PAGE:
Can Sudden Cardiac Death Be Prevented?

04 January 2020

Article by: Dato’ Dr Yap Yee Guan, Cardiologist

Most cases of sudden death stem from heart diseases. The most common heart disease that causes sudden cardiac death vary depending on age groups: In the younger population, sudden cardiac death is often due to undetected cardiovascular disease, while in the older population, the cause is more often related to coronary artery disease.

What is Sudden Cardiac Death? 

Sudden cardiac death is an unexpected death caused by a changed in the heart rhythm (sudden cardiac arrest) that occurs in a short time period - generally within 1 hour. Many times, these deaths occur with no prior symptoms. Within a few minutes, the blood flow to the brain will be reduced drastically, causing a person to lose consciousness. Death will follow unless emergency treatment is initiated immediately.

To save a person from sudden cardiac death, cardiopulmonary resuscitation (CPR) must be performed instantly. Failure to perform timely and effective CPR might cause irreversible brain damage even if the patient’s heartbeat was restored. CPR keeps sufficient oxygen and blood flowing to the brain until the normal heart rhythm is restored with an electric shock to the chest - a procedure called defibrillation.

You are at high risk of sudden cardiac death if:

  1. You have suffered from coronary heart disease / myocardial congestion before
  2. You have severe arrhythmia
  3. You suffer from heart failure, which causes your heart to be unable to pump sufficient blood to fulfil your body’s needs
  4. You have a family history of sudden cardiac death
  5. You suffer from genetic cardiac diseases eg. congenital hypertrophic cardiomyopathy, Brugada syndrome, prolonged QT interval syndrome, Wolf-Parkinson-White syndrome, anomalous coronary artery, myocardial inflammation etc
  6. You have suffered from cardiac arrest before

Remember this: Even people who seem to be in good health can suffer from sudden cardiac death.

Heart diseases can be very complicated. Apart from the well-known heart diseases such as arrhythmia, heart failure and coronary heart disease, there are other heart diseases such as genetically-induced genetic heart diseases such as hypertrophic cardiomyopathy, arrhythmogenic right ventricular cardiomyopathy, Brugada syndrome, long QT syndrome and Wolff-Parkinson-White Syndrome.

When a person is in a state of fatigue, chronic stress or intense exercise, it might cause dehydration, electrolyte imbalance, increased adrenaline or blood pH imbalance. These might induce sudden cardiac death.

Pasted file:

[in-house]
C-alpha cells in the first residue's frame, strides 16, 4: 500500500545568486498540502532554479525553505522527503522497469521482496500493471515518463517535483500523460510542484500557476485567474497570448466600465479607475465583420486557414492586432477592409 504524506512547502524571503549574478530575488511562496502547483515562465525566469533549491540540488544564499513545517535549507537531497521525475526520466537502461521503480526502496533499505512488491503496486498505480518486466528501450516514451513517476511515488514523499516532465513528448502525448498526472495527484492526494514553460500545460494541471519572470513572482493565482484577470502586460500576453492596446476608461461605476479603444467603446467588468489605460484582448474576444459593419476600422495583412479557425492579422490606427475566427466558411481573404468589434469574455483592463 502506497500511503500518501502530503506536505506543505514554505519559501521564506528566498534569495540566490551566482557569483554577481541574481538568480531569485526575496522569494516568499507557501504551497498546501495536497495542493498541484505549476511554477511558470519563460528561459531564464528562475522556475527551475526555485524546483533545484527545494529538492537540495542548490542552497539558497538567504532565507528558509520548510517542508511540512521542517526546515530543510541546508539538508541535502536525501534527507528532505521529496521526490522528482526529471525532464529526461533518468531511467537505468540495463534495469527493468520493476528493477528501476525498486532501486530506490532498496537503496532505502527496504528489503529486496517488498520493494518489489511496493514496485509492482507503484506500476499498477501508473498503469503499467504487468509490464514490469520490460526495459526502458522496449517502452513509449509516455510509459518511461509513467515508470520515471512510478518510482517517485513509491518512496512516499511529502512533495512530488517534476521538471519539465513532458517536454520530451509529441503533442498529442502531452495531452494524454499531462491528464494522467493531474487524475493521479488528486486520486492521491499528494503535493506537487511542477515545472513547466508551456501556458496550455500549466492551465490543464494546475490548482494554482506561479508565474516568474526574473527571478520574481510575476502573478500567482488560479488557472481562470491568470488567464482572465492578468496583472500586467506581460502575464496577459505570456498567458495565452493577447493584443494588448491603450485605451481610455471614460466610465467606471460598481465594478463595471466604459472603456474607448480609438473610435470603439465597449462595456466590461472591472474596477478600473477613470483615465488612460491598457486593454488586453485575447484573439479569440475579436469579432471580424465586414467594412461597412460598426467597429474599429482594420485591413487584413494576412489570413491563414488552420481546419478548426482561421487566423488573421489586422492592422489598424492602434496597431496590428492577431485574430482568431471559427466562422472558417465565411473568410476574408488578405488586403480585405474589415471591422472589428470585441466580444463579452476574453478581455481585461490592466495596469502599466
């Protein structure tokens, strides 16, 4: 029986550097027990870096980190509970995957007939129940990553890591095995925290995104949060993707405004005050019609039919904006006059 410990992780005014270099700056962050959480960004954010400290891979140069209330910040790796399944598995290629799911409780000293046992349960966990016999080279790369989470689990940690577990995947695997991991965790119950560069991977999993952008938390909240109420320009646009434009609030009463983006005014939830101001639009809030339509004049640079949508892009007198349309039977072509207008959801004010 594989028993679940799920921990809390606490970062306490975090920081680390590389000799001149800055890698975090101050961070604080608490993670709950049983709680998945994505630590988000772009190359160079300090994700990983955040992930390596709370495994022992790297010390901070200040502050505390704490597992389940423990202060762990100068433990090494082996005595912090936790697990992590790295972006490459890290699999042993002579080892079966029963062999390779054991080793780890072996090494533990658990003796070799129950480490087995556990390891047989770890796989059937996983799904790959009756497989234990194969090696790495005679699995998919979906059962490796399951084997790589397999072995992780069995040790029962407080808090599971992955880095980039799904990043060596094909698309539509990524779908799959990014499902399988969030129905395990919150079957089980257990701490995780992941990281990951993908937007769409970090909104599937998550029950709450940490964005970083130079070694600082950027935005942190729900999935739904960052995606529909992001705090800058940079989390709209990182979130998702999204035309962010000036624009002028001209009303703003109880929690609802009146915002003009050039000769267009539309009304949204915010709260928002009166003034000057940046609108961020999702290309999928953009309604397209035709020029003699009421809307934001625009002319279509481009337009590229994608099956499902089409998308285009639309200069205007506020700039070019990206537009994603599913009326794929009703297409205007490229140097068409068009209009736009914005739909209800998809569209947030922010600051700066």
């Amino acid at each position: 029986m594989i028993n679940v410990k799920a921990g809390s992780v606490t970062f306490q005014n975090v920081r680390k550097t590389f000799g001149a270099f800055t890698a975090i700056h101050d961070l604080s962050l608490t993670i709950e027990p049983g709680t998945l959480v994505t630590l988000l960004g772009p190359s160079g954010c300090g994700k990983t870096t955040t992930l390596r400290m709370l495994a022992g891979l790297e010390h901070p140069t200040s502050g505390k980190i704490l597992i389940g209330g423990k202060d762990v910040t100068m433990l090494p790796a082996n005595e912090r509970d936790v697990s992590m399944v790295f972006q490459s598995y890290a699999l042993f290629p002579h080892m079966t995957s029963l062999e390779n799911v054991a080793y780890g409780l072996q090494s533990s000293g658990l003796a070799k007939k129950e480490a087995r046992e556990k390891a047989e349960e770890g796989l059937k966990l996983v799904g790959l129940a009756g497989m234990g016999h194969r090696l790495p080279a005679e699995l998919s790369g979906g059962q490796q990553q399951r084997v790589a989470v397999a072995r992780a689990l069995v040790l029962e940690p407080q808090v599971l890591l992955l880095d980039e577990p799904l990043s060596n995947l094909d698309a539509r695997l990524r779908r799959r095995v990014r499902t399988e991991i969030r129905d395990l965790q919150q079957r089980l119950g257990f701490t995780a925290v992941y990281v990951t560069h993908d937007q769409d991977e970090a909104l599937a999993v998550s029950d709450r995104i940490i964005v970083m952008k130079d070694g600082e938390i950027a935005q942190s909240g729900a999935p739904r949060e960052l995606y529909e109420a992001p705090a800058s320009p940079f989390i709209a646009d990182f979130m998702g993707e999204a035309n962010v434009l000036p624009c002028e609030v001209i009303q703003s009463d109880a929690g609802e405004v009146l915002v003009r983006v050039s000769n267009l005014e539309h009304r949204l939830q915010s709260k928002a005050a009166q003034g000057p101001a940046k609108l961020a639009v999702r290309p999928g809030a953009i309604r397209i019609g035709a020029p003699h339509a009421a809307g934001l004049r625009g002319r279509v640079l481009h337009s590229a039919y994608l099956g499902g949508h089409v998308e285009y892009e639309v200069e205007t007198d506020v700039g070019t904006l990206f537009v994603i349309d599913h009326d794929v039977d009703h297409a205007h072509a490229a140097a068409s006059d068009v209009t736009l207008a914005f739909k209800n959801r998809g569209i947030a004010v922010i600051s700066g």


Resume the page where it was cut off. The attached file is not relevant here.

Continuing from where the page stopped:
It is, therefore, crucial to get a heart-health screening to avoid sudden cardiac death.
We must understand our family’s medical history, such as: has anyone in the family suffered from sudden death? If the answer is yes, it is then necessary to consult the doctor as soon as possible. Also, if you are not a person who exercises regularly, it is important for you to consult a doctor before you decide to participate in extreme sports (such as marathon and triathlon) or sports competition (such as basketball and badminton). This is critical for those who had experienced sudden fainting, chest pain, difficulty in breathing or seizure before as it could help prevent sudden cardiac death caused by undiscovered heart defects.  

In general, a doctor can diagnose heart diseases by using the following tests:

  • Electrocardiogram (ECG): Predict whether a person’s heartbeat is abnormal through the waveform displayed on the ECG.
  • Electrophysiology studies (EPS): Assess the heart’s electrical system by inserting thin tubes through blood vessels that enter the heart.
  • Echocardiogram: Evaluate a person’s heart muscle and valves with ultrasound.
  • MRI scan: Produce detailed pictures of the heart’s structure with the use of a powerful magnetic field and radio waves.

The truth is this: when sudden cardiac arrest occurs in public, the success rate of a rescue mission is actually very low. This is most likely because CPR knowledge is not common, and automated external defibrillators (AED) are not commonly installed in public areas.

As such, corporations and charity groups should sponsor or donate more AED and install them in public to prevent cardiac death. With AED, the success rate of rescuing someone from cardiac death will certainly increase. In addition, the public should be equipped with basic first aid knowledge such as CPR as it can be handy in cases of emergency.

In other words, when faced with cardiac arrest or other emergencies, call an ambulance immediately, perform CPR promptly and look for a nearby AED quickly. You might save a life.




Tags: heart